Ashes to ashes
Cranmer received an email after yesterday's 'Change Coalition' post from a Conservative commentator whom he greatly respects and whose opinion he values highly. It simply read:
You were the one of the last people who I expected to fall for all this :(Before there was even a hint of Lib-Lab formal negotiation, Cranmer responded:
What is the alternative?To which the commentator responded:
One must be pragmatic.
By seizing the political initiative, we retain the policy agenda. If Clegg forges a 'progressive' alliance with Brown (and he may), they will change the voting system, wreck the economy (further) and rape the constitution.
Surely short-term compromise is better than eternal oblivion?
I think the chances of a LibLab pact are very slim and we should realise the strength of our negotiating position. The LibDems on the family will undermine any social justice policy.His Grace answered:
The Lib-Lab pact may be slim, but it remains. While it remains, the alternative must be expounded and supported.No further response was received: His Grace had joined the pariah caste and was not worth engaging further.
It does not need to be formal coalition; it could be ad hoc. Of course our negotiating position is very strong, but it could all collapse into another general election. Some of our policies may be placed 'on hold' while the deficit is brought under control.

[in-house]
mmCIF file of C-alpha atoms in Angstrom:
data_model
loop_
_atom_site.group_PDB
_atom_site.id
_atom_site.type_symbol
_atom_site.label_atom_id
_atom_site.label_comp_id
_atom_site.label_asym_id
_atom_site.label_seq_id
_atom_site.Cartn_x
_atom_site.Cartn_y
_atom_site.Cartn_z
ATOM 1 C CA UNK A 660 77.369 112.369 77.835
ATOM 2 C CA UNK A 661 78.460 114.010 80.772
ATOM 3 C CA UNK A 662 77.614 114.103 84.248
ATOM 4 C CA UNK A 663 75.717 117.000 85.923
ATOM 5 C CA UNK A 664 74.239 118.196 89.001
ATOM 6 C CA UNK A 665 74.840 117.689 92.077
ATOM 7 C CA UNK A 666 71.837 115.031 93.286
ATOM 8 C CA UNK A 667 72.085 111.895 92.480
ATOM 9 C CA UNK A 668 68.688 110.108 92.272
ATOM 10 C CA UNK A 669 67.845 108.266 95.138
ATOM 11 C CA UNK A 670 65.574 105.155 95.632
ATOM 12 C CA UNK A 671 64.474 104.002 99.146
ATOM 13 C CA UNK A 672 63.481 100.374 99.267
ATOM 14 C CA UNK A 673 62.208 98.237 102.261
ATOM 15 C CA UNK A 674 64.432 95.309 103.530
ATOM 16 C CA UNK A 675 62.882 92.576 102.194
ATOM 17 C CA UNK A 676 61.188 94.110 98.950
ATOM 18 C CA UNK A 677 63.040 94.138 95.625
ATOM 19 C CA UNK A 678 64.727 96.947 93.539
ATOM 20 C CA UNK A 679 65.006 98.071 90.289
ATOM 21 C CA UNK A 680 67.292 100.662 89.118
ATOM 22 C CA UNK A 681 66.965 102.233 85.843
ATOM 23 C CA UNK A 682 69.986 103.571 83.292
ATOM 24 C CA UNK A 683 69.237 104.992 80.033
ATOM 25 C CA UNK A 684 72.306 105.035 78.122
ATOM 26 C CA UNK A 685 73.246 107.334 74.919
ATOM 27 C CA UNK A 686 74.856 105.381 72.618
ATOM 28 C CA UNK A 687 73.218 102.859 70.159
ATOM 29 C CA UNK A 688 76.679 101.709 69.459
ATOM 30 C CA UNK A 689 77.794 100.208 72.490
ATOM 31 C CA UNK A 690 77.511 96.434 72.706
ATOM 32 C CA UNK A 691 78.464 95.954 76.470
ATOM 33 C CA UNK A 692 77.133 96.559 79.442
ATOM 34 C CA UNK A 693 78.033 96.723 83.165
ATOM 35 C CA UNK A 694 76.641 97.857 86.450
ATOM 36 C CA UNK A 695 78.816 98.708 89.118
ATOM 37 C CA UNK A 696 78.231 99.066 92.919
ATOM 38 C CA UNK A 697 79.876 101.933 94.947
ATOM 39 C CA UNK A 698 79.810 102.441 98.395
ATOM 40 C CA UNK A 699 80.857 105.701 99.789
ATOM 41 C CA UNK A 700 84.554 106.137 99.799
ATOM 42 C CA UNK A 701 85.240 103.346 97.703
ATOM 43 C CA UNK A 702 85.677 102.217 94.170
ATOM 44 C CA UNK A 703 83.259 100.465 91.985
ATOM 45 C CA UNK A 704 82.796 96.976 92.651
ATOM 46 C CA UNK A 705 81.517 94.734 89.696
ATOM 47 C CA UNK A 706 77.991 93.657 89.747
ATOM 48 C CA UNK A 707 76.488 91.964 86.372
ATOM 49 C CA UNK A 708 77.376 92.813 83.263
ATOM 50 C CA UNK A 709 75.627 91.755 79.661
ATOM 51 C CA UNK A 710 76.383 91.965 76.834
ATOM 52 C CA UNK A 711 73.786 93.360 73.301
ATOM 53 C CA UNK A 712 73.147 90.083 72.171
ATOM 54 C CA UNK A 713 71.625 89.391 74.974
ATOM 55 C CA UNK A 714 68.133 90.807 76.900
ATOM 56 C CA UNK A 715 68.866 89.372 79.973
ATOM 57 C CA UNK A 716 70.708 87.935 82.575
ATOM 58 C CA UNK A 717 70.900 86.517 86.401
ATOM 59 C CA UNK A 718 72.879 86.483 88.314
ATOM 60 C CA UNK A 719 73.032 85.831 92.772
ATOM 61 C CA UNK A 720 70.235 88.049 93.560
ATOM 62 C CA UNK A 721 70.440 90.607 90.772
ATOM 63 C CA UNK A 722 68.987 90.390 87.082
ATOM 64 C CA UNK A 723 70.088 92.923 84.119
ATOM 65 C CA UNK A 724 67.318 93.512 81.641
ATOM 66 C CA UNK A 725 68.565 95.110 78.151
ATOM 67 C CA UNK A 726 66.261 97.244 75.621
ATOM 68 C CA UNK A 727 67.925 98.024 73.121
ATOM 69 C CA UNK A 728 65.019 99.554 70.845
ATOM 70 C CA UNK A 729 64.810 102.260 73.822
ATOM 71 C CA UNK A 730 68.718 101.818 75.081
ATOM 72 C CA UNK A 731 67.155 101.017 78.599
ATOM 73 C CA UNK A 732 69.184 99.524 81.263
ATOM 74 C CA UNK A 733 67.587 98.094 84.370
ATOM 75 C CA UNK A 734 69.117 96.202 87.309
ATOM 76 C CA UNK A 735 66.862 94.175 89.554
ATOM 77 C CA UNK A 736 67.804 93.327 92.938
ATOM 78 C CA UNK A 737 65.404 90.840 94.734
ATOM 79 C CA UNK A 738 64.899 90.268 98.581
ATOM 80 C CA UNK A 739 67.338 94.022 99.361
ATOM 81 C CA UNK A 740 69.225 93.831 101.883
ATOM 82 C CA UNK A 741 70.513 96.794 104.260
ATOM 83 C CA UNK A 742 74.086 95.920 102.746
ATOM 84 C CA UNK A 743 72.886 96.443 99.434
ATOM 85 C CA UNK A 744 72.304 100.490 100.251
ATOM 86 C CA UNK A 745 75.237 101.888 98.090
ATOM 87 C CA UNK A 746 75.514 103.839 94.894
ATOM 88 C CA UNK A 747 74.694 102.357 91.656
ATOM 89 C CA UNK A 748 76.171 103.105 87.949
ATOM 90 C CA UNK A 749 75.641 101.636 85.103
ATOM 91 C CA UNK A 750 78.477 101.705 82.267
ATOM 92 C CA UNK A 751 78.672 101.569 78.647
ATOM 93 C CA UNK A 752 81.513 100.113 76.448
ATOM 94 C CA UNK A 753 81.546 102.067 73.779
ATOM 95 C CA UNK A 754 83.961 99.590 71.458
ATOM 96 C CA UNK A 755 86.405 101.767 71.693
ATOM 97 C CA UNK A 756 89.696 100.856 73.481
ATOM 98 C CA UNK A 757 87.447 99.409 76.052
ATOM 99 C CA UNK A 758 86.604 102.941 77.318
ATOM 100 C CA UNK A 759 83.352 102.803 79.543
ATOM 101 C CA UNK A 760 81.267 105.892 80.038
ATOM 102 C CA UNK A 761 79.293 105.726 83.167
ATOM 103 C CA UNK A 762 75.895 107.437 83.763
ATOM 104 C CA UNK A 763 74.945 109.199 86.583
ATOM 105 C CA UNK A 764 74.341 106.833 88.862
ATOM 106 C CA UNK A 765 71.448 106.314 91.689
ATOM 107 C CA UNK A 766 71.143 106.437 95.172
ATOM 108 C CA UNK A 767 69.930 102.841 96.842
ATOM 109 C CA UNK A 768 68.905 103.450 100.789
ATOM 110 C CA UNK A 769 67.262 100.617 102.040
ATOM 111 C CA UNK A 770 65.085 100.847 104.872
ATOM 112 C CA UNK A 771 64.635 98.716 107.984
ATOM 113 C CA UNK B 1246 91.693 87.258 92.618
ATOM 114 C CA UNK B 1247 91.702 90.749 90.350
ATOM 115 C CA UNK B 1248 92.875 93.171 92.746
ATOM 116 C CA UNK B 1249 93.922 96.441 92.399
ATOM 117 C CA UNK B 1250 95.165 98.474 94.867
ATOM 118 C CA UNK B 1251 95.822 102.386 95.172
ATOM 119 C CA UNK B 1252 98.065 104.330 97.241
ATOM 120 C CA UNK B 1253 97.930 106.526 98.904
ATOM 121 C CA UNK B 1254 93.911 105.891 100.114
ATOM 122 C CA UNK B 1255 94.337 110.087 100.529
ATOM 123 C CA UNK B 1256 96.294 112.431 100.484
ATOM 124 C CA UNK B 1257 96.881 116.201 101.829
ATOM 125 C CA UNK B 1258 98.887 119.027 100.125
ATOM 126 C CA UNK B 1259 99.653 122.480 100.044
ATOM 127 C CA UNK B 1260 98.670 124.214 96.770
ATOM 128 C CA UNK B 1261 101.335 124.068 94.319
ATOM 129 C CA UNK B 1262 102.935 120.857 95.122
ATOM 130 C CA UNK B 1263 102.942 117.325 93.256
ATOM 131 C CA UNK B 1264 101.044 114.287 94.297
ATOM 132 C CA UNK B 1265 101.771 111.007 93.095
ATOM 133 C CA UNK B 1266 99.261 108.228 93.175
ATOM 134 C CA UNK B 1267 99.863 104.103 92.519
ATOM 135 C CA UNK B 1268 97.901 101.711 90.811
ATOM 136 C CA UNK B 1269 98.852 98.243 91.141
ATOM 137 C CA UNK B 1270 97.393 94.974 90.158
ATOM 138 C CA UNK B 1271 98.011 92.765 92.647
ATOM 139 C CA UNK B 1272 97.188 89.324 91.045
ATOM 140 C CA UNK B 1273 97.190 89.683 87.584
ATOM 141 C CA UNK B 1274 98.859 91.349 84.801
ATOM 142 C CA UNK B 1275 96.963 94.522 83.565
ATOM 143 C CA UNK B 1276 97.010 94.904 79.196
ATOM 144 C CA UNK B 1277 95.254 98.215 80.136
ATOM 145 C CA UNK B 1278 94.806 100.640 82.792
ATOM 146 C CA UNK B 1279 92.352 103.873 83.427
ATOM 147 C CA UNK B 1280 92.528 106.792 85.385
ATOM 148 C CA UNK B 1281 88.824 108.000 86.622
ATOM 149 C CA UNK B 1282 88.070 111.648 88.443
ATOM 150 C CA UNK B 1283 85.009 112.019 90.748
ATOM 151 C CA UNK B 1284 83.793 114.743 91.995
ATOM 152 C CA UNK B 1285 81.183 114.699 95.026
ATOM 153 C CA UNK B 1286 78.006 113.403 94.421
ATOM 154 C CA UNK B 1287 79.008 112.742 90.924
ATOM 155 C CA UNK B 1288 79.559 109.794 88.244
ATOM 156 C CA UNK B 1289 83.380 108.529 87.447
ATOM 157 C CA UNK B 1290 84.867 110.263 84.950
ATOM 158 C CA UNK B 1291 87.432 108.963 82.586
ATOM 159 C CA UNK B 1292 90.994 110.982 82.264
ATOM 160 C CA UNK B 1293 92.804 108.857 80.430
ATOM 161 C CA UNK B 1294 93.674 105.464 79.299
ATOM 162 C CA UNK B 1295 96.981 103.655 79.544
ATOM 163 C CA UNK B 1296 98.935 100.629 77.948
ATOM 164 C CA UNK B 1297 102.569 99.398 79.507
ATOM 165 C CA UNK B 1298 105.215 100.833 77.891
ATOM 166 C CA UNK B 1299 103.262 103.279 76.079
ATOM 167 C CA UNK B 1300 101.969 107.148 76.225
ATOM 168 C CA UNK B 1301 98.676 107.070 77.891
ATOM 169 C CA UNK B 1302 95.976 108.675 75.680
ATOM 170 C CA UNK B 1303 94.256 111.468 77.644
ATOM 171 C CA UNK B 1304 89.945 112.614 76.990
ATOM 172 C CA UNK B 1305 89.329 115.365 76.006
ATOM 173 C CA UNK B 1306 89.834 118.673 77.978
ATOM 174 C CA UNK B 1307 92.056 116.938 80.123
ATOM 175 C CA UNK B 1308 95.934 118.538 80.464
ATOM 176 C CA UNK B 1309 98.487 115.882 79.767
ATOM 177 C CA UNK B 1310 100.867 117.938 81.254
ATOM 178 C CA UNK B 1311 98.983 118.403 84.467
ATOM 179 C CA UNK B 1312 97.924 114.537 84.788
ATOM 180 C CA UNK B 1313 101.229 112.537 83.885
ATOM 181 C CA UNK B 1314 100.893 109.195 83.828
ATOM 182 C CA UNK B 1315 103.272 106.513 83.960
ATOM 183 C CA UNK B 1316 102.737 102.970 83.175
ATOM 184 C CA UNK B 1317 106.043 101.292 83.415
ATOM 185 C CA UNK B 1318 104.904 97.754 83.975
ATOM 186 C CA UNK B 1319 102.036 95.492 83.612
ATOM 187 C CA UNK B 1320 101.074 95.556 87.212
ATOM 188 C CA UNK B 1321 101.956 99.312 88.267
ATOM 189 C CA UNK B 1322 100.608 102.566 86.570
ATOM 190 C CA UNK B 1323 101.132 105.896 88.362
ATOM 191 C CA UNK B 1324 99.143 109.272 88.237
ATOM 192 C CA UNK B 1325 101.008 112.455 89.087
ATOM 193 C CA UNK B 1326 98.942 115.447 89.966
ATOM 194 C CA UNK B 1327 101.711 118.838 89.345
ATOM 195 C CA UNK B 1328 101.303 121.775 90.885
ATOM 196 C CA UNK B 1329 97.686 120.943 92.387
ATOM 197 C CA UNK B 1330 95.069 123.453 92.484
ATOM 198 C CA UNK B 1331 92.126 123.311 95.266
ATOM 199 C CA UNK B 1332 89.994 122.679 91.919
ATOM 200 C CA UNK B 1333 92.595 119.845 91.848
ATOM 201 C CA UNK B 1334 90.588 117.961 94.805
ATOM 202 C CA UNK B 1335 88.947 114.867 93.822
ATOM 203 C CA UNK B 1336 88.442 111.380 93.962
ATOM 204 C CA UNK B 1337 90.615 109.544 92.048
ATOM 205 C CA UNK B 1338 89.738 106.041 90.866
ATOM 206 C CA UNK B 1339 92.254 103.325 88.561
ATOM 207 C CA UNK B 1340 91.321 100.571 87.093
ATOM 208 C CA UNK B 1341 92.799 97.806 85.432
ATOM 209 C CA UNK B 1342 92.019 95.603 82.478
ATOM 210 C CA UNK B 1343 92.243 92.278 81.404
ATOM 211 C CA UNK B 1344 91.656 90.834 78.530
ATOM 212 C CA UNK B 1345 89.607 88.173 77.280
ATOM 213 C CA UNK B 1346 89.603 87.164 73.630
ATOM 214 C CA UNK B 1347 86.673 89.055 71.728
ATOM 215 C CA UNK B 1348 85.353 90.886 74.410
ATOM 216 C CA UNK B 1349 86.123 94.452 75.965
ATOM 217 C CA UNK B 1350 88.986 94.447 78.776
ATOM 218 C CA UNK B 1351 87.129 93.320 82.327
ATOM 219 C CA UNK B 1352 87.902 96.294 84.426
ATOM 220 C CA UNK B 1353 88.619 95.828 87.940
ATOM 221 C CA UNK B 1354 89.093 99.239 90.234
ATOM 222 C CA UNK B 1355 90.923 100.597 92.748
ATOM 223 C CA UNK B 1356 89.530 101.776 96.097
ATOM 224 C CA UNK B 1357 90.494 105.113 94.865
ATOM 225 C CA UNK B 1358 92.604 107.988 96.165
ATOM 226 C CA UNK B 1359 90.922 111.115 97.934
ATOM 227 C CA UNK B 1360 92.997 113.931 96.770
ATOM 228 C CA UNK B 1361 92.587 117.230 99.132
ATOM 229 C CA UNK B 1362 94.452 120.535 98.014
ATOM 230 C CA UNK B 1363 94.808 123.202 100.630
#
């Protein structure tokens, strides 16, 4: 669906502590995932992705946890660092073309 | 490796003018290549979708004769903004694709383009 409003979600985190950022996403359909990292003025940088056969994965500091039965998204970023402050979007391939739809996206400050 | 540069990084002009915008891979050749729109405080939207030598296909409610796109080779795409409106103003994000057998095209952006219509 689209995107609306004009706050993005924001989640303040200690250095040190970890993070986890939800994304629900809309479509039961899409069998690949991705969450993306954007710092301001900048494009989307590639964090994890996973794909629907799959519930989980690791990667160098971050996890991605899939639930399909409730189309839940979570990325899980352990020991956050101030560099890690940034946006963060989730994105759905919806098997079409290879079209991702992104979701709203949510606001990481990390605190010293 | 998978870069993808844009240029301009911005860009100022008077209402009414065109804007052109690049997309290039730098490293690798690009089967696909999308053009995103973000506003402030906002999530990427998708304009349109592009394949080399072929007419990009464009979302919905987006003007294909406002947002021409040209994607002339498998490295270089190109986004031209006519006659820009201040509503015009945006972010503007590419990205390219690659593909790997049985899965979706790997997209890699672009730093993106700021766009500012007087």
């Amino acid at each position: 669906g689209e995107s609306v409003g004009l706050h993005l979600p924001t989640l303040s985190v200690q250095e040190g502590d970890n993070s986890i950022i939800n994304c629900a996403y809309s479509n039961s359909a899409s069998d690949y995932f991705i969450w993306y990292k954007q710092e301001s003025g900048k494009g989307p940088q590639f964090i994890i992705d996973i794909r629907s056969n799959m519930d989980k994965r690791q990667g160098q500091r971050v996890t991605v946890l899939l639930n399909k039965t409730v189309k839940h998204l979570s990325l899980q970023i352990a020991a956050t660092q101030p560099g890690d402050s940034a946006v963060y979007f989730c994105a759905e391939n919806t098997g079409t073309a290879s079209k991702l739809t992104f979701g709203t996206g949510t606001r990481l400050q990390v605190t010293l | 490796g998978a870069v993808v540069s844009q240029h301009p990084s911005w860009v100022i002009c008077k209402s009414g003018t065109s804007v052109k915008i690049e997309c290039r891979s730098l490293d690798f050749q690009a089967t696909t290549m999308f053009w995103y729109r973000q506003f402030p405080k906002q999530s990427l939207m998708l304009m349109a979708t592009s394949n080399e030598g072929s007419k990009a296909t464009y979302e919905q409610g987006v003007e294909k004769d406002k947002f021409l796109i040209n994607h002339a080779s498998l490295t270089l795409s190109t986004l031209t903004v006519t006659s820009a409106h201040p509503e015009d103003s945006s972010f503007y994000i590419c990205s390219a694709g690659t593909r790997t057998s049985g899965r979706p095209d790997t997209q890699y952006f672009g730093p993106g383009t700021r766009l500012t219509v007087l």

Is not Gove's plan for schools alone worth 6-8 months of Lib-Con compromise on other areas? Once enacted, it would be irreversible.
We obviously don't agree on this, but it's not a case, as you say, of having 'fallen' for something. If we are to avoid the greatest evil of Lib-Lab revolution, it is necessary to be pragmatic and argue for moderate, organic, Burkean reform in those areas where we can agree.
The reality is that the LibDems are as divided as the Conservatives on many social justice issues. That will work to our advantage.
Sorry to disappoint you.
And we are now where we are. Nick Clegg is cruising for the best offer, and that is likely to come from Gordon Brown, though God knows how he or his sucessor will deliver it.
It beggars belief that Nick Clegg is now considering a full coalition with Labour (et al) in a 'progressive' rainbow alliance.
Perhaps it should come as no surprise that he is manifestly putting party before country: quite where voting reform sits on the scale of people's priorities is anyone's guess. The LibDems were the only party to advocate PR: they achieved 23% of the vote. Ergo the policy was rejected.
And here it rears its head as the deal-breaker: Nick Clegg is not only playing king-maker; he appears to have the power to determine who the candidates for kingship should be.
Cranmer could not put up with another five years of opposition.
Ashes might just return to ashes.